of his danger. He ought to have given way gradually so as
to get back to his own water. Instead of this he pulled his
left-hand rudder-string hard, and brought his boat almost
sheer athwart the tide. By the time he had straightened her
Cambridge were nearly level, and from this point, rowing with
renewed life, and conscious after all their dismal toil that victory
was within their grasp, they drew away from the shattered
Oxonians, and won the race by two-thirds of a length.


The race of this year was in its main incidents a curiously
exact repetition of that which I have just described. Both
crews were strong and heavy, and displayed a high average of
joint style and merit. The water in the first reach and,
indeed, all the way to Chiswick was very rough. The Surrey
station, in which Cambridge rowed, had, on account of the wind,
a more than ordinary advantage. With regard to the merits
of the two crews, I cannot do better than quote the words of
Mr. W. B. Woodgate written at the time. " The wind and
water were enough to knock most crews out of form in half a
mile ; and yet, in the two crews, style was maintained to the
end no going to pieces, no rowing short. In the last minute
Cambridge were twice buried in spray from rollers which
struck the after stroke-side rowlocks, and which smothered
the looms of the oars on that side to an extent to check
recovery for the instant. Except for this, the losers, as well
as the winners, might have been paddling on parade from
the start, so far as level action was concerned. . . . The
Oxford stroke was voted and published short as compared to
that of Cambridge. Yet, in the race, this so-called ' shorter '


stroke held its own from the outside station in the worst of
the wind ; doing some one and a half (average of) strokes per
minute fewer than the Cambridge men did during the first
two-thirds of the course. This fact shows that eyesight was
at fault when it measured the Oxford reach as the shorter of
the two not that Cambridge were short : far from it. Why
the Oxford stroke had more propelling power, stroke for
stroke, than that of Cambridge seems to be this : Oxford had
rather more grip of the ' beginning ' ; Cambridge rather
' felt ' the water before they threw their full force on to the
oar. On the other hand, Oxford had more of a 'drive' at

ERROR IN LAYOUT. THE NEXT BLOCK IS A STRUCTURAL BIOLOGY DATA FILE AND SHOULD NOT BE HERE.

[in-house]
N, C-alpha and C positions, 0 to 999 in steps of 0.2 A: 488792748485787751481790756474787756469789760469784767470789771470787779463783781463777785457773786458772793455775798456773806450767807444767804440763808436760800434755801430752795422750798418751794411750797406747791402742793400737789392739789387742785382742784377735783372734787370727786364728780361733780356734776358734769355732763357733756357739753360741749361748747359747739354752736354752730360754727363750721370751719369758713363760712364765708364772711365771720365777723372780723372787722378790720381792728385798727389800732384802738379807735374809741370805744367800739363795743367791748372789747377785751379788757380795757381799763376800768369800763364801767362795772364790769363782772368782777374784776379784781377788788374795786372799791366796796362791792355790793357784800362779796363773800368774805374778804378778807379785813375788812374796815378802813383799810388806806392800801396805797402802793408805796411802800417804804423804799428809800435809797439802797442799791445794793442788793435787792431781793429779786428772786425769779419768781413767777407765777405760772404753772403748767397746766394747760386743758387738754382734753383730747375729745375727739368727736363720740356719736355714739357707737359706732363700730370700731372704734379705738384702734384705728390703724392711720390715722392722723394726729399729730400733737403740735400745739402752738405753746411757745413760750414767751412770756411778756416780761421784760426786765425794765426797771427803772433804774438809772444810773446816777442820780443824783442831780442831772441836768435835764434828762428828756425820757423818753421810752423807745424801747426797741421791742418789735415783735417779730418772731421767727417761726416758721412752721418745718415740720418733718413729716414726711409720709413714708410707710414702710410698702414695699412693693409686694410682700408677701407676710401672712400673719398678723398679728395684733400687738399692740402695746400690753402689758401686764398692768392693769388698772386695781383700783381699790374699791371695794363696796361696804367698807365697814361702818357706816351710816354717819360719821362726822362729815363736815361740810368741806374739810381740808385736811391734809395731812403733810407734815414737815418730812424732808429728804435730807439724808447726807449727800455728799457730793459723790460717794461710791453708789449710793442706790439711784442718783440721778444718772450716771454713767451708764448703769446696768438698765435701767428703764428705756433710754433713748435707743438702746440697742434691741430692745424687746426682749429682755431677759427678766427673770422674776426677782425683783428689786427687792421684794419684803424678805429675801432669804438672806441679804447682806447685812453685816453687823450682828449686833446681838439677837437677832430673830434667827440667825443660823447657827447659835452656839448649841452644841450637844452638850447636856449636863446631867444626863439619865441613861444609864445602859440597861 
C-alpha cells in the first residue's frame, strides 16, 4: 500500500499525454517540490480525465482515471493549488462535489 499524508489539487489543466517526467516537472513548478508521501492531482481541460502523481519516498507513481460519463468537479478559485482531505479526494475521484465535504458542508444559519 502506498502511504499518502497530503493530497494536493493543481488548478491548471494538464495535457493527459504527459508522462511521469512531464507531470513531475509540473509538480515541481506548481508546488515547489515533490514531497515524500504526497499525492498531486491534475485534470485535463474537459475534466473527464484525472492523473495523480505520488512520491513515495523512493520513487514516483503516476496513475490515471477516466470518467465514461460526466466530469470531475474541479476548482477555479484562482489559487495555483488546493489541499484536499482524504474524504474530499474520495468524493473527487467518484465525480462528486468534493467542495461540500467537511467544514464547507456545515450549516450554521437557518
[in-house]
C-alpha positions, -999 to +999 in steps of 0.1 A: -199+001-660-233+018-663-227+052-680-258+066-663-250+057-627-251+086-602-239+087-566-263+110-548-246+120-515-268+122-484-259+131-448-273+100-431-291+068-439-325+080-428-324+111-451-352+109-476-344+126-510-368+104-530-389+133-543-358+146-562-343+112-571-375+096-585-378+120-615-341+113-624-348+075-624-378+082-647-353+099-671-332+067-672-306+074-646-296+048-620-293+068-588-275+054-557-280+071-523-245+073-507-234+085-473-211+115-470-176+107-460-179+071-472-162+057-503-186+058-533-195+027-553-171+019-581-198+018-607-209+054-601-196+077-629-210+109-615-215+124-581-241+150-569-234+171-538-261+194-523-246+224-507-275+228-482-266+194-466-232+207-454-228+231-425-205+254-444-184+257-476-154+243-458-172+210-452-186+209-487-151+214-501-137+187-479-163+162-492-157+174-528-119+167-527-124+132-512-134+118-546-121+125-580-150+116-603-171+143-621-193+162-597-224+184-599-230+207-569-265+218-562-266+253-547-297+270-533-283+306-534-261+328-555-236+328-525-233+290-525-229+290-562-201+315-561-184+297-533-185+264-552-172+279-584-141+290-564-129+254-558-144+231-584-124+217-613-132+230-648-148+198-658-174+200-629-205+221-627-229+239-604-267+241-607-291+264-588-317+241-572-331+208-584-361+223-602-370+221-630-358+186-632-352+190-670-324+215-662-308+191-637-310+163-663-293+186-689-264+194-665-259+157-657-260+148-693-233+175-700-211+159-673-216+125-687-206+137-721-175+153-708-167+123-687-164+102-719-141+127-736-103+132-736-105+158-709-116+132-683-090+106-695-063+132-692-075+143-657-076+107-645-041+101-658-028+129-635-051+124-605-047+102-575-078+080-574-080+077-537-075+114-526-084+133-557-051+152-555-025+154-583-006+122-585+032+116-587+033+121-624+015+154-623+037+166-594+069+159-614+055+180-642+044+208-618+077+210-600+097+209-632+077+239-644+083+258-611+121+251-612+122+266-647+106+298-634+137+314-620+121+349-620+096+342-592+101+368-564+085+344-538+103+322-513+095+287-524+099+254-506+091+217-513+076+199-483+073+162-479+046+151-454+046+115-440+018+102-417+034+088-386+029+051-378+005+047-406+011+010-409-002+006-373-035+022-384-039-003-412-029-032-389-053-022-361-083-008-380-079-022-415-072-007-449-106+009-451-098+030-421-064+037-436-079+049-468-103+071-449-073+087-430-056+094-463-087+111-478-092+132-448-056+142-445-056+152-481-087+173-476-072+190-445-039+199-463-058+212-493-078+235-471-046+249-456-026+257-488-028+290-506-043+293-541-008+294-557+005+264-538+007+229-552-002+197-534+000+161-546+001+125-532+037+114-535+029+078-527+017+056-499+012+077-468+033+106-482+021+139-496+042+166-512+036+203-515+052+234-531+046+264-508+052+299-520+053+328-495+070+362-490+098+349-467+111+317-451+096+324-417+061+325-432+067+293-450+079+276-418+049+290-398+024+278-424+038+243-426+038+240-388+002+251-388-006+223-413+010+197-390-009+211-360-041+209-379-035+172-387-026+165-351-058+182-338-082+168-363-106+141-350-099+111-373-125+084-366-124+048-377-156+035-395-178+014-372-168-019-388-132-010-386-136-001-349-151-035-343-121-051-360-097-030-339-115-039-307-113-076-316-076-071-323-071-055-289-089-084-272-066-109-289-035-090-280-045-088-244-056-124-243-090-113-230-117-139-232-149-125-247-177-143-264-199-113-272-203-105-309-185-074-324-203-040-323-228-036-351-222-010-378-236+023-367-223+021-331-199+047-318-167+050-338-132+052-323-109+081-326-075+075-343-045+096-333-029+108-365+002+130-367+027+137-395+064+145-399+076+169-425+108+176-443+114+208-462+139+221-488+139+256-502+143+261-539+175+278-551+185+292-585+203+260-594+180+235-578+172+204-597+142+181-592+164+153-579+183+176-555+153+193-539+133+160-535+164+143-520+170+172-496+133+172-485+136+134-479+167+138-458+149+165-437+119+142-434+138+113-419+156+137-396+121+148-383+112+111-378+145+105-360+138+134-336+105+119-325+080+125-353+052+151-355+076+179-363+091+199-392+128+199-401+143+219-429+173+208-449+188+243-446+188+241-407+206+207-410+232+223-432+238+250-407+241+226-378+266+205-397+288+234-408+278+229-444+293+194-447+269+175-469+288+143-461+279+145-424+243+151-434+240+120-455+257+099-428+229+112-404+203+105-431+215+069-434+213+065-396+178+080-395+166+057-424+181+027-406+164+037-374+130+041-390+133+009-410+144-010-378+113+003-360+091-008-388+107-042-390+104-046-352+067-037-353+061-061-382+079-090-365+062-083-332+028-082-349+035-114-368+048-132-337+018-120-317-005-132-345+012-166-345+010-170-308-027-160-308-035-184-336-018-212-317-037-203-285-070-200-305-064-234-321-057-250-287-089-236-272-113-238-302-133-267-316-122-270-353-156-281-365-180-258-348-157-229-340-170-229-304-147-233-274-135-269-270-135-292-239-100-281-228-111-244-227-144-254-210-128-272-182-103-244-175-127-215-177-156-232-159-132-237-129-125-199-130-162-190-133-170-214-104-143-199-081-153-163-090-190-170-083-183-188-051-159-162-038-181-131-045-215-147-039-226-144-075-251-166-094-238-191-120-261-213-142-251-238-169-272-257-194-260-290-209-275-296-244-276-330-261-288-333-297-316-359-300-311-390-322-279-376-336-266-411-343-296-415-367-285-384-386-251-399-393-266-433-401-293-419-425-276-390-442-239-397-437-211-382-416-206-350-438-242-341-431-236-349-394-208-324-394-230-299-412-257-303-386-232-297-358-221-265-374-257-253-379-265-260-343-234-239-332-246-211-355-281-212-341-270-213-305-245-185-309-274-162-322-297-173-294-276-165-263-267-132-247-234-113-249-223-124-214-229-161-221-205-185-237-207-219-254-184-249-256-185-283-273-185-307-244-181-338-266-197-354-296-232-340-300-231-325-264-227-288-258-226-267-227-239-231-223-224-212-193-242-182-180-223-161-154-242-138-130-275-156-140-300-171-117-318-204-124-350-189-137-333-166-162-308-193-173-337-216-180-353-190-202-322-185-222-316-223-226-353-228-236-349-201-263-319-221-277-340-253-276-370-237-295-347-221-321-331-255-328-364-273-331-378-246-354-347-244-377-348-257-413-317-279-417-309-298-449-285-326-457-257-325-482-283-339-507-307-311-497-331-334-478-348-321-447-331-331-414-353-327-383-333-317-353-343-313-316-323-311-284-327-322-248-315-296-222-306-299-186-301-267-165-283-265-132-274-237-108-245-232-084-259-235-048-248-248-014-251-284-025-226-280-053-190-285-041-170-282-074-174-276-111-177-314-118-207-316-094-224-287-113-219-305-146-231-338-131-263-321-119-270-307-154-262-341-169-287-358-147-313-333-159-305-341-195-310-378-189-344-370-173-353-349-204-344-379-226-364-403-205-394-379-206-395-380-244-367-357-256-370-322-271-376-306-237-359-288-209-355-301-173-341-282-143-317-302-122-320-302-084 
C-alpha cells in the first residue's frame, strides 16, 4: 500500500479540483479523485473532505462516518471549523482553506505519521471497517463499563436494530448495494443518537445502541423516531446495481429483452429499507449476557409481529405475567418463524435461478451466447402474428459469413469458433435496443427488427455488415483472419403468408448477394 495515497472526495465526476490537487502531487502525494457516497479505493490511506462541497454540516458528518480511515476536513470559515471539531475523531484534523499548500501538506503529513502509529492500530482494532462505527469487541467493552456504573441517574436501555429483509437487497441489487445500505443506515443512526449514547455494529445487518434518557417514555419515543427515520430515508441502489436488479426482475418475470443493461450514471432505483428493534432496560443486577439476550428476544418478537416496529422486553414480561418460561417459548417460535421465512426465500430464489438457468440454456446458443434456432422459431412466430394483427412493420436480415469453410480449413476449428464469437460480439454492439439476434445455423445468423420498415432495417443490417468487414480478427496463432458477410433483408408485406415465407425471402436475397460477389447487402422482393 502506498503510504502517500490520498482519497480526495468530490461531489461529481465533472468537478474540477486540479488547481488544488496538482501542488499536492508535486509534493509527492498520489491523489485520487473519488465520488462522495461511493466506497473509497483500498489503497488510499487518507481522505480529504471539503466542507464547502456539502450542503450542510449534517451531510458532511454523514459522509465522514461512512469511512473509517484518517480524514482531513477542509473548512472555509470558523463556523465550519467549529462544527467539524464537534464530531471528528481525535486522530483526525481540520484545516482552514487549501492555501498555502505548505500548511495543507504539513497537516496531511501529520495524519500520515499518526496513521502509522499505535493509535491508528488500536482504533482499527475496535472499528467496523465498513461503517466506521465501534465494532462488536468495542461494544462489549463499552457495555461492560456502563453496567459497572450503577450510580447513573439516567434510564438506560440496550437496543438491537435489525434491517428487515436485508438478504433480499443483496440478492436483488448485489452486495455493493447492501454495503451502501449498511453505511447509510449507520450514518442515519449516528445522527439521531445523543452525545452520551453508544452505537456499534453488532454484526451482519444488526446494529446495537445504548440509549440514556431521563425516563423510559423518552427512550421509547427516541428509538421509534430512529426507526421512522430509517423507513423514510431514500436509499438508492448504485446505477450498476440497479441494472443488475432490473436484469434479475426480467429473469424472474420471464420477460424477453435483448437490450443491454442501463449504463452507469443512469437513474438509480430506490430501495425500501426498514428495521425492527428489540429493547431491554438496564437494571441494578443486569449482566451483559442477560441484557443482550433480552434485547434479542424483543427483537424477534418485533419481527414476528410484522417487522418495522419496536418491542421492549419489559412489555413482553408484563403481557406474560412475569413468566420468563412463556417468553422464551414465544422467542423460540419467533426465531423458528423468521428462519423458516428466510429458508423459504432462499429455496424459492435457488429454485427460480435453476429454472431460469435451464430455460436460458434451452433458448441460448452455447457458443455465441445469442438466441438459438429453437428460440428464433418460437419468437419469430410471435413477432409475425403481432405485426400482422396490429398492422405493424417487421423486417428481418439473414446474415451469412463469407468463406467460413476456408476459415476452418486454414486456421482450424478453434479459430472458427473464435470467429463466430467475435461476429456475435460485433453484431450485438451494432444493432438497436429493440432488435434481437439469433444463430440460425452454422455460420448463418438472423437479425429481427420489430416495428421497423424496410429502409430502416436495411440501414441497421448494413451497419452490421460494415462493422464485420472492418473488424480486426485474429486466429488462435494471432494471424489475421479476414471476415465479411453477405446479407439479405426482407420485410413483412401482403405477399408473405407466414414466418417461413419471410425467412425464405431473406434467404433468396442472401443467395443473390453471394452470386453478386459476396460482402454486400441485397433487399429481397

the instant of catching the water, and so got well hold of the
boat before she began to slip away. If a light boat is not
caught sharp at the beginning of the stroke, much of her
resistance is distributed, thereby lessening the effect of the
stroke. Slow burning powders are well enough for heavy
missiles ; for pellets a quick propulsion is needed."

I had coached the Oxford crew during their practice at
Putney, and I saw the race from the Umpire's launch. I
prefer, however, to give a description of it which is contained
in a letter written by the late Ernest Balfour, who rowed No.
5 in the winning Oxford crew. The letter has been printed
in a little " Life of Ernest Balfour," written by the Bishop of
Stepney, by whose kind permission I am enabled to reproduce
it here.

" Magnolia Cottage, Shaldon. April 3, 1896.

" Now I must tell you all about the race. ... On Friday
night Fred came and sang to us, which made it very jolly,
and we didn't ponder too much on the morrow after all. On
Saturday morning we breakfasted a quarter of an hour earlier
than usual, and went out for our preliminary row at about
ten o'clock.

" The morning was nice and fine, but a little gusty. We
went particularly well in our morning row, and pleased our
coaches very much. We went back to the house in hansoms,
and sat down for a chop and some jelly and a glass of port
wine at eleven o'clock.



" Shortly after this Uncle Robert and Fred arrived, and I
was able to give them some lunch. In a very short time we
had to start for the river, and just before going I got your
wire asking about the weather, and wishing us good luck.
We had to go down back streets, as Putney High Street was
packed with people, and so we did not pass the post-office ;
but Fred said he would see that the wire was sent.

" Meanwhile the nice weather of the morning had gone,
and rain was descending in torrents, and a strong wind was
blowing from the west, so our chances just then did not look
very rosy, as we were supposed to be such a bad crew in
rough water ; however, we had a good deal of secret con-
fidence in ourselves. When we got to the river, I said
1 Good-bye ' to Uncle Robert and Fred, who went on to the
Oxford steamer, while I went off to change into shorts and
jersey at the Rowing Club House. The weather was just as
bad as it could well be, the wind blowing right from the
direction in which we were to row, and the river just a sea,
with waves so big that it seemed doubtful whether we
would not sink.